Still, don't feel bad or worry for Tony. When he finally gets around to thinning out the scores of take-out menus that threaten overrun his kitchen drawer, he will find out that Josie left the pawn ticket for his heart, just below the only taqueria menu.

Note- Does anyone know why does Josie prays like a Roman, with her eyes on fire? Not to mention, just what the hell did Fagen and Becker mean by that, anyway?

Friday, July 18, 2008

Issue #4 Is Here!

Issue Number Four of Astonishing Adventures Magazine is finally here!

Click here at the Issu site, if you would like to view it online.
And click here if you want to buy the hardcopy version on Amazon.
John has also put together a AAM screensaver.

I Won't Be Posting This Weekend

Barring a site living up to their two week turnaround time for posting a story and them putting it up, I will be too busy to post this weekend. Amongst the things that are taking up my time...

A friend has a project that he might need input on, though the project seems to be pretty damn near perfect to me. Still, I promised to look it over and maybe by next year, you will believe that this friend is one of the better writers of our time.

So, please, take a gander at my Shelfari and the links on the right and I'll see you on Monday, maybe.

Saturday, July 12, 2008

Stop The Presses!

Hold everything, there's been a change and this, repeat, this, will be the final cover for AAM Issue #4-

Of course this cover tells an entirely different story and while I'm partial to the other version, this one adds so much more.

There May Be Text On My Phone, But I'm Not Texting

More often than usual at work, I find myself with my cell phone open and right thumb getting a strenuous workout. My coworkers and any strangers who happen by, believe that I am texting to-

A) A friend.
B) The Missus.
C) A mistress.

Before you think that as a writer, I am projecting these thoughts on to them, note that I've heard remarks and wisecracks mentioning just these possibilities. To be honest though, the actual answer is none of the above. I am typing in (thumbing in?) plot points, lines, poems, gags, and whatever else comes to me at that particular moment.

Now mind you, I only log in a few notes here and there. I've never done more than a page or two of actual content, tops. The screen size and 3,000 character limit per "note" tends to hamper any greater aspirations of writing a cell phone novel (keitai shosetsu), like they do in Japan.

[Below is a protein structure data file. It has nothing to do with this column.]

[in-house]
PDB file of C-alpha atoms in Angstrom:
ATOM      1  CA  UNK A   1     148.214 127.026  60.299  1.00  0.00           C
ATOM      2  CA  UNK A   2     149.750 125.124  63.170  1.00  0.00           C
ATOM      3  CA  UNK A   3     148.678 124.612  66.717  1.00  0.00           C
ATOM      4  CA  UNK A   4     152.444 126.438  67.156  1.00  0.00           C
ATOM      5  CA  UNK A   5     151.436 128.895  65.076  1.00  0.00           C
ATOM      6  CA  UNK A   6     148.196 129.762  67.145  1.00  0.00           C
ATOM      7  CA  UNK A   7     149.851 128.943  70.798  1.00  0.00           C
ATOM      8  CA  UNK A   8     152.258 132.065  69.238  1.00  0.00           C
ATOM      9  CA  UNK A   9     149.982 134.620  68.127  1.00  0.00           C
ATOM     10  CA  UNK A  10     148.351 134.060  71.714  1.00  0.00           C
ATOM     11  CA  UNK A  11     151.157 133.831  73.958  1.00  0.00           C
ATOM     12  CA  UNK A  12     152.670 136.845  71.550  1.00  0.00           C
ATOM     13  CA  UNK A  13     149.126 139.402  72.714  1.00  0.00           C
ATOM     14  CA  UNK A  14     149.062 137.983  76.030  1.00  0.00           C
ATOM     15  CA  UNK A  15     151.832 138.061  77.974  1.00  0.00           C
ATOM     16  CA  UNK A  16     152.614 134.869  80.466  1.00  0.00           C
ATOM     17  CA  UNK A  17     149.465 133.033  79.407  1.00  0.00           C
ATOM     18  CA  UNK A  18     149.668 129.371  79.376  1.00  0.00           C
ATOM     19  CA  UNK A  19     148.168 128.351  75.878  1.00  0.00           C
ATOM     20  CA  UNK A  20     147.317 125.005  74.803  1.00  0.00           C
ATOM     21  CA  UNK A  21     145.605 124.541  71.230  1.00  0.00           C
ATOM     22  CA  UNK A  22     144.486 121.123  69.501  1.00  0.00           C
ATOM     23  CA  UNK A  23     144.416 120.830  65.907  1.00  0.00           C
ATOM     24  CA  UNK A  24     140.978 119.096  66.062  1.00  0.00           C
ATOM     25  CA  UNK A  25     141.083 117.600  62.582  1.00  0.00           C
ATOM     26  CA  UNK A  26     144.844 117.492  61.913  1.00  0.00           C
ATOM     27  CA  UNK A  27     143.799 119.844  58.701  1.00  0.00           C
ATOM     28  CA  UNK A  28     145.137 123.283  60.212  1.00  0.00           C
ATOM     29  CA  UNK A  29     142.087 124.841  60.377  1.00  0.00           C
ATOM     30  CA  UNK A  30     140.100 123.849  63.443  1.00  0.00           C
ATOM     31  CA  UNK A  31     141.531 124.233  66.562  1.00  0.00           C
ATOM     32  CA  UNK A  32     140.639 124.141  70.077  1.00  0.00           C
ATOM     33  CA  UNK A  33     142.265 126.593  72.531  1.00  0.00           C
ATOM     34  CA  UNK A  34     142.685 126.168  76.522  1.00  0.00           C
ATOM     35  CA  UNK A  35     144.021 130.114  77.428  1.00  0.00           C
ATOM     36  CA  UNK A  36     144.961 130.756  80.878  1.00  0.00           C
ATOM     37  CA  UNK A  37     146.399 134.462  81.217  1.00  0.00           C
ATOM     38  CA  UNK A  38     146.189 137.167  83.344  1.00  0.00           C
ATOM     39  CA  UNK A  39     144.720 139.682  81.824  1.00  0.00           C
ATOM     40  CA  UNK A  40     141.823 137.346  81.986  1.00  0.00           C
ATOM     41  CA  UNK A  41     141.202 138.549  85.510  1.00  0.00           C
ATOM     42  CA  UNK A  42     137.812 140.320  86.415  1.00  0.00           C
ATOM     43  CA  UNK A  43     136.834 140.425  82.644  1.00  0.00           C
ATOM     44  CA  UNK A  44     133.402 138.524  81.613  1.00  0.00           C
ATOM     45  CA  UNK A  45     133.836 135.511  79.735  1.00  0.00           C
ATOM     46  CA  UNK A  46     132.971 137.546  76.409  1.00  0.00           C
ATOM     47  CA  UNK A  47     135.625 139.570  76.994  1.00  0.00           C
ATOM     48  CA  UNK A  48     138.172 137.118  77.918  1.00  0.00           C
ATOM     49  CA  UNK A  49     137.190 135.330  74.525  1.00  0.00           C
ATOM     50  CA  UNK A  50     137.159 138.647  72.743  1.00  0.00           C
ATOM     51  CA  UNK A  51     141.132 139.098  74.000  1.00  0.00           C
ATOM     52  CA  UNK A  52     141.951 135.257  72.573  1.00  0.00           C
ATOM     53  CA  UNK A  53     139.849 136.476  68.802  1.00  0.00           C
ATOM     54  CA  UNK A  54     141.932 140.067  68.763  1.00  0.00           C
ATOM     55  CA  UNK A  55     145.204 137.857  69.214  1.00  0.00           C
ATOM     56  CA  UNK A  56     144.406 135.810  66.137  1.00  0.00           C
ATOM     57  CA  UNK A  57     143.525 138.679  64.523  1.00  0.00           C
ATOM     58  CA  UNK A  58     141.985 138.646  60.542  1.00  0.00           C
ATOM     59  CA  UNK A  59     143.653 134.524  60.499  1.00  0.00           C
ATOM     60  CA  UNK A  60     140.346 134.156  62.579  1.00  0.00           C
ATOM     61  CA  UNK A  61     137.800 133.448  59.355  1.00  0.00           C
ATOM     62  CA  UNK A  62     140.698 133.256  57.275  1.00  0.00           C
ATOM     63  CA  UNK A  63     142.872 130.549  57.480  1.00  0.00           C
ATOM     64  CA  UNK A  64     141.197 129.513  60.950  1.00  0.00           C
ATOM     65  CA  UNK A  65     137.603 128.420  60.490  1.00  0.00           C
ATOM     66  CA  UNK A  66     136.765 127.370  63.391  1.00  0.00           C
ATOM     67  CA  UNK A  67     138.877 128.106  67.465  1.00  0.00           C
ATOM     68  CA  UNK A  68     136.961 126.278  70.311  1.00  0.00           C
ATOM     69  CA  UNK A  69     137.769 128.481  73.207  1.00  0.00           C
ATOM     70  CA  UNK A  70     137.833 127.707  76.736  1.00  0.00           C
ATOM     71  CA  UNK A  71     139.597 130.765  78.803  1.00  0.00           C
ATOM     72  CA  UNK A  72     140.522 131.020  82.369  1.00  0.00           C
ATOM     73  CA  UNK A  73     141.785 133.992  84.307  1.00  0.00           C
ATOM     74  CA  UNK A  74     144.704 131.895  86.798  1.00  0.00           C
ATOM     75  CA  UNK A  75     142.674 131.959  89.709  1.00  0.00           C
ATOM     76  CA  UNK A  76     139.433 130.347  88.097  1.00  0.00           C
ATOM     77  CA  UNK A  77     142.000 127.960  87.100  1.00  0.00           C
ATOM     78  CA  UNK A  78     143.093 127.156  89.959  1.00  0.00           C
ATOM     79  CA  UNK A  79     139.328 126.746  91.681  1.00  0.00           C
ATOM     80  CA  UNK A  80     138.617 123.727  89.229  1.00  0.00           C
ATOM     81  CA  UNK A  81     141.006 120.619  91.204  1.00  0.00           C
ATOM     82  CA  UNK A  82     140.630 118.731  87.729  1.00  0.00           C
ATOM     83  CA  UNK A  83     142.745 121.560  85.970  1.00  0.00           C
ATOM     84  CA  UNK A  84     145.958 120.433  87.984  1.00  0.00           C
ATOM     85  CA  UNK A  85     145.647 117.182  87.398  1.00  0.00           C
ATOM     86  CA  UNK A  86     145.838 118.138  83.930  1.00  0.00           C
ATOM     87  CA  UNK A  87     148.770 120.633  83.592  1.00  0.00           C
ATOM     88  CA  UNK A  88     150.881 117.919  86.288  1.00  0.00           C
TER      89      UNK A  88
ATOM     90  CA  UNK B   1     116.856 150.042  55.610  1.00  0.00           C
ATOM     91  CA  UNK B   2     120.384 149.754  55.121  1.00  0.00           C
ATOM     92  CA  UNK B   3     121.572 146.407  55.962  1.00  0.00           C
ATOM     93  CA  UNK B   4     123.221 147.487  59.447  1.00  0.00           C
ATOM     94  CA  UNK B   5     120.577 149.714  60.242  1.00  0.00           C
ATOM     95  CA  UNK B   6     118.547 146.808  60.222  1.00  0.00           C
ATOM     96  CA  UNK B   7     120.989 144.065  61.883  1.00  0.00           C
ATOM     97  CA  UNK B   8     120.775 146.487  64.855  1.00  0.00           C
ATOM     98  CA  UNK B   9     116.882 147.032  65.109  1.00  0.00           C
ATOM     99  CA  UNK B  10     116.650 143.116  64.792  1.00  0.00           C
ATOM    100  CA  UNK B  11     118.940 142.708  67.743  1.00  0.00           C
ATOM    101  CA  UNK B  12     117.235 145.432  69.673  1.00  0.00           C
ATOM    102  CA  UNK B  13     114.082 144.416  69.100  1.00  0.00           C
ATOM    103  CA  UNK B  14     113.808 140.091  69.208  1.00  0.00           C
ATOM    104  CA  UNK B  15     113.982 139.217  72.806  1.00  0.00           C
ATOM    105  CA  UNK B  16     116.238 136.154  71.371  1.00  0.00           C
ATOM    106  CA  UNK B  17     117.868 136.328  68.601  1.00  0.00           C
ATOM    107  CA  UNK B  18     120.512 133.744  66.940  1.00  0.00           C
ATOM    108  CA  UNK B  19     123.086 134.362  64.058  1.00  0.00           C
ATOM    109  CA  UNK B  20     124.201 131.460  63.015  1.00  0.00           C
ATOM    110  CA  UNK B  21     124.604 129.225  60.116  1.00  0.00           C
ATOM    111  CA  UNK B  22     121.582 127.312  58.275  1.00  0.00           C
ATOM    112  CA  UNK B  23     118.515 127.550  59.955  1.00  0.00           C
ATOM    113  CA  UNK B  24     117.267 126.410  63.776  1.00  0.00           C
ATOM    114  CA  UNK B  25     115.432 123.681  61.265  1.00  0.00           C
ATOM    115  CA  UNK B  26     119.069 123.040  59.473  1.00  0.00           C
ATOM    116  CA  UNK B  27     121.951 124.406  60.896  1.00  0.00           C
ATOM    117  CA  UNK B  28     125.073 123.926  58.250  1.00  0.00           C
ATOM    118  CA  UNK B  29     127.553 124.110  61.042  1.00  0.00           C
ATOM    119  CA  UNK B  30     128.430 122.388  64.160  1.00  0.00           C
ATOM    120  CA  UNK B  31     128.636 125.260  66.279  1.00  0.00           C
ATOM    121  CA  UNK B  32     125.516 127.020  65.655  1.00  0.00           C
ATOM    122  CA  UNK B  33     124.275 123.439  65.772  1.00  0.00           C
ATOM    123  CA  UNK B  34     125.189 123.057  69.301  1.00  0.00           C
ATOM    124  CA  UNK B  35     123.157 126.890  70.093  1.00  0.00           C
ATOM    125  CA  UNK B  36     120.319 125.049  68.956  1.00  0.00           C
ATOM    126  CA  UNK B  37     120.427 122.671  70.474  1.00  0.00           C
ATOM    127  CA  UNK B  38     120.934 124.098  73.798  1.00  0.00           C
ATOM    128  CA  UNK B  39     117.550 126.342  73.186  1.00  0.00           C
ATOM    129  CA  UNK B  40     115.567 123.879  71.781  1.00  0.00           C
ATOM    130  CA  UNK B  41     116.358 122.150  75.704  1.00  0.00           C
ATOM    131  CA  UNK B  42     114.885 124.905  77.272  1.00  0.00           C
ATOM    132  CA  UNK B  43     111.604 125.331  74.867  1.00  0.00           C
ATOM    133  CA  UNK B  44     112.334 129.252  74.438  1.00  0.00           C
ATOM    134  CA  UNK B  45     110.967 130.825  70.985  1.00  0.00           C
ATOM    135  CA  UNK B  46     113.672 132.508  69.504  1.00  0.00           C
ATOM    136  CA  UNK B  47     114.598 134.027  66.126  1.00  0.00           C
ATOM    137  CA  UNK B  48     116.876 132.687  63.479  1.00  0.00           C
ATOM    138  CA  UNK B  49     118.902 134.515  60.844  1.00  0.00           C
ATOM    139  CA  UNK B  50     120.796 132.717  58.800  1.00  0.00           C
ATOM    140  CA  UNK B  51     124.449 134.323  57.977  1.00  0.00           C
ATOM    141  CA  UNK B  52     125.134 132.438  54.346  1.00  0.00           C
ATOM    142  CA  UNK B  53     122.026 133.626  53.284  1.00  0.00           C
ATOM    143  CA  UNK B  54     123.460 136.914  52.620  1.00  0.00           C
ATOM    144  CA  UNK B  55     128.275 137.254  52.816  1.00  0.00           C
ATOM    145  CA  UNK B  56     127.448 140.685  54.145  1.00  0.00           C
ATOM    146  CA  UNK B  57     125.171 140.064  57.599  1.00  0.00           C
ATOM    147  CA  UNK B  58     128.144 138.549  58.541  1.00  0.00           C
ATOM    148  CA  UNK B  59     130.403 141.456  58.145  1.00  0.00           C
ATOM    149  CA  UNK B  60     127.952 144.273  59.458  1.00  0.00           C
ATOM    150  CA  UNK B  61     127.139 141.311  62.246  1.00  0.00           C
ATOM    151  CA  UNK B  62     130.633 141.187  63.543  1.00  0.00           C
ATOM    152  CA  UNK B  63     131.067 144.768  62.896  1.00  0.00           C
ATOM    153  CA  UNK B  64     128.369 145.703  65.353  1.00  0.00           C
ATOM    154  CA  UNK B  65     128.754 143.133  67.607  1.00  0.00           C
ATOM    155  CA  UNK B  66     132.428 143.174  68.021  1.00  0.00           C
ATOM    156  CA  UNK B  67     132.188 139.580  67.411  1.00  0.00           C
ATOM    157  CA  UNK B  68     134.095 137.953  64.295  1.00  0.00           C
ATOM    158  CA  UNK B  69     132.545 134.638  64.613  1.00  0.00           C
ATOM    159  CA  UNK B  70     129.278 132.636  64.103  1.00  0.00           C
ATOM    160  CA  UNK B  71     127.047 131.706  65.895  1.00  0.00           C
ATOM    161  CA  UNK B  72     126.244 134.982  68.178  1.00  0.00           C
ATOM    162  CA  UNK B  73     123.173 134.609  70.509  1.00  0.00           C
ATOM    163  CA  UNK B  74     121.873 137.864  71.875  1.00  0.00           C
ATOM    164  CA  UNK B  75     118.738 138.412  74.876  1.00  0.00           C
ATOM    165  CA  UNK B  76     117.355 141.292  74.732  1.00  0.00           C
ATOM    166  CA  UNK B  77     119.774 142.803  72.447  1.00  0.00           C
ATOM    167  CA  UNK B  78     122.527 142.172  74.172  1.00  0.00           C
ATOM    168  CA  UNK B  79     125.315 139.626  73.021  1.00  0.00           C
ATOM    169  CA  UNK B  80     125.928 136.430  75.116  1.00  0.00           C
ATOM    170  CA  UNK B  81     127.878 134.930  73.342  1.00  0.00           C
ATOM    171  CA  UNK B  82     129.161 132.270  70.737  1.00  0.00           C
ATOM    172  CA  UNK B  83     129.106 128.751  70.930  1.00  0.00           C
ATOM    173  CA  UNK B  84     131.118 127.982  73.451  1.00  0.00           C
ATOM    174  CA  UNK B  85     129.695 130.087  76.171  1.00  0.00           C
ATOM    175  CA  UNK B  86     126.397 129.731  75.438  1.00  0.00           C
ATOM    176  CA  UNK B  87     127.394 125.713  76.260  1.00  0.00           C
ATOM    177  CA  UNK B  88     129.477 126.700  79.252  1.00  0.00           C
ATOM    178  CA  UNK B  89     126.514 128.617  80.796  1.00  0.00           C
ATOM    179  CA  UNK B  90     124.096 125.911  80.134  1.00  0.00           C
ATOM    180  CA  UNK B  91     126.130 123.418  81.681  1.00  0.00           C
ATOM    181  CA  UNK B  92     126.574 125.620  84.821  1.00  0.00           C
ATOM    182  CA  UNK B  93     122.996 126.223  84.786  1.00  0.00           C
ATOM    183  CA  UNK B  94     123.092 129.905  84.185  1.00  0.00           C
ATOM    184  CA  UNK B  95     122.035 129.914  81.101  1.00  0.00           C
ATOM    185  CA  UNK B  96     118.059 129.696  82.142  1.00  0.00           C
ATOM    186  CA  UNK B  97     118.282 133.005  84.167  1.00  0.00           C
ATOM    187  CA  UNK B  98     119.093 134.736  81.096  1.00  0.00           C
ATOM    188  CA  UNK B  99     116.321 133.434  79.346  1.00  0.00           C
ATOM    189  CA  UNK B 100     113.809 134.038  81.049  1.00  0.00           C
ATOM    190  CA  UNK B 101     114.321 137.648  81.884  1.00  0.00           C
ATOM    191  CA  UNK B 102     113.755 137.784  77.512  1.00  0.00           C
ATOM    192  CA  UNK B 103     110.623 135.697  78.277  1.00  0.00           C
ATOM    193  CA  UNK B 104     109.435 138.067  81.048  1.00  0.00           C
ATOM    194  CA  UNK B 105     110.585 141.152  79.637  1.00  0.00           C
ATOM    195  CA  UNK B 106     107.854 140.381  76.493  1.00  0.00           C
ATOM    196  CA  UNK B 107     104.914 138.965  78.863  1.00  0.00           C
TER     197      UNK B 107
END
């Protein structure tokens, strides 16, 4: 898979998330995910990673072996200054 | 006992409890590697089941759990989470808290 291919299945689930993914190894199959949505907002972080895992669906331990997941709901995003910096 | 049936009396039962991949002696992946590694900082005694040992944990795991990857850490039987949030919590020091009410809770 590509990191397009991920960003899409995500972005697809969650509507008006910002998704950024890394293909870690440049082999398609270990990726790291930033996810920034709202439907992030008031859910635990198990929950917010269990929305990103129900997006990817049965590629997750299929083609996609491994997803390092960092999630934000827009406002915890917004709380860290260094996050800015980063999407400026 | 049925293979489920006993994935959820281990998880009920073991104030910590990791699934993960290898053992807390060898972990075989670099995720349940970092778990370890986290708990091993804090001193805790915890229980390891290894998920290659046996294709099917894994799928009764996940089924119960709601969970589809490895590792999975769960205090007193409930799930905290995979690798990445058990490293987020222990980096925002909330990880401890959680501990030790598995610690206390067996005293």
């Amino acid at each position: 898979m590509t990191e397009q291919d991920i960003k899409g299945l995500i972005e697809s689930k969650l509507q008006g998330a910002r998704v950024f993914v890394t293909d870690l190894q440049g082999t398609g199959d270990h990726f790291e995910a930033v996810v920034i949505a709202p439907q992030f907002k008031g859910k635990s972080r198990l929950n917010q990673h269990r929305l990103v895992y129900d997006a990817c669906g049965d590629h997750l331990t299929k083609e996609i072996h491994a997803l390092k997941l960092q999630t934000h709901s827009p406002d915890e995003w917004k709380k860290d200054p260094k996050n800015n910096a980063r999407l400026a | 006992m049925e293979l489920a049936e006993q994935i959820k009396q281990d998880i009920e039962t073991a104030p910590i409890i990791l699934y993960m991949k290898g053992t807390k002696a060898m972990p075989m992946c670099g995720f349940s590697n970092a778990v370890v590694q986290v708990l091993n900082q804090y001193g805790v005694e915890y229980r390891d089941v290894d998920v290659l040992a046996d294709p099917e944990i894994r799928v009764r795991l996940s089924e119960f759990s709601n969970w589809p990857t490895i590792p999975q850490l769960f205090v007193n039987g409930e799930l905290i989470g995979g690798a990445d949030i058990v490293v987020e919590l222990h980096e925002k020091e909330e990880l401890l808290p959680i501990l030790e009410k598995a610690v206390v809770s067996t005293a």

Check out the International Herald Tribune's article on the proliferation of these novels and their perceived effect on Japanese culture.

We don't have keitai shosetsu over here and while it has done over $82 million a year in Japan, I'm sure that American publishers have looked into it and rejected it as a viable form for here.

What we do have is Crime Wav.

Seth Harwood came up with the idea of podcasting crime fiction. He teamed up with Aldo Calcagno and Jason Andrews to bring fine crime fiction to your iPod, MP3 player or computer. Next time, instead of having your brain boil over in traffic, on the subway or in what seems like a never ending could be listening to neo-noir.

They even managed to kick off the very first installment with "Must Bite" by Vicki Hendricks, author of the 2008 Edgar Award Nominee "Cruel Poetry."

Friday, July 11, 2008

The New Cover of Astonishing Adventures Magazine!

Yes, the pulp magazine is back and it's better than ever!

Ladies and Gentlemen, I have been granted the privilege to bring you the cover of the Fourth Issue of Astonishing Adventures Magazine, just before the issue officially goes to print. Don't you think that John Carlucci did a wonderful job? Not to mention that the rain really gives her depth and a third dimension. I know that she's only an illustration and please don't tell my wife, but I think that I'm in love.

Thursday, July 10, 2008

For Those Of You Coming From Powder Burn Flash

For those of you popping over here from Powder Burn Flash for the very first time, these are the stories that I have submitted there:

"Eggplant Parmigiana"

"The Post-Nuptial"

"Hot Ice And Cold Blood"


"If Twelve Were Nine"

Patti Abbott and Aldo Calcagno asked writers to post stories in the spirit of Valentine's Day and I responded with "Warmer."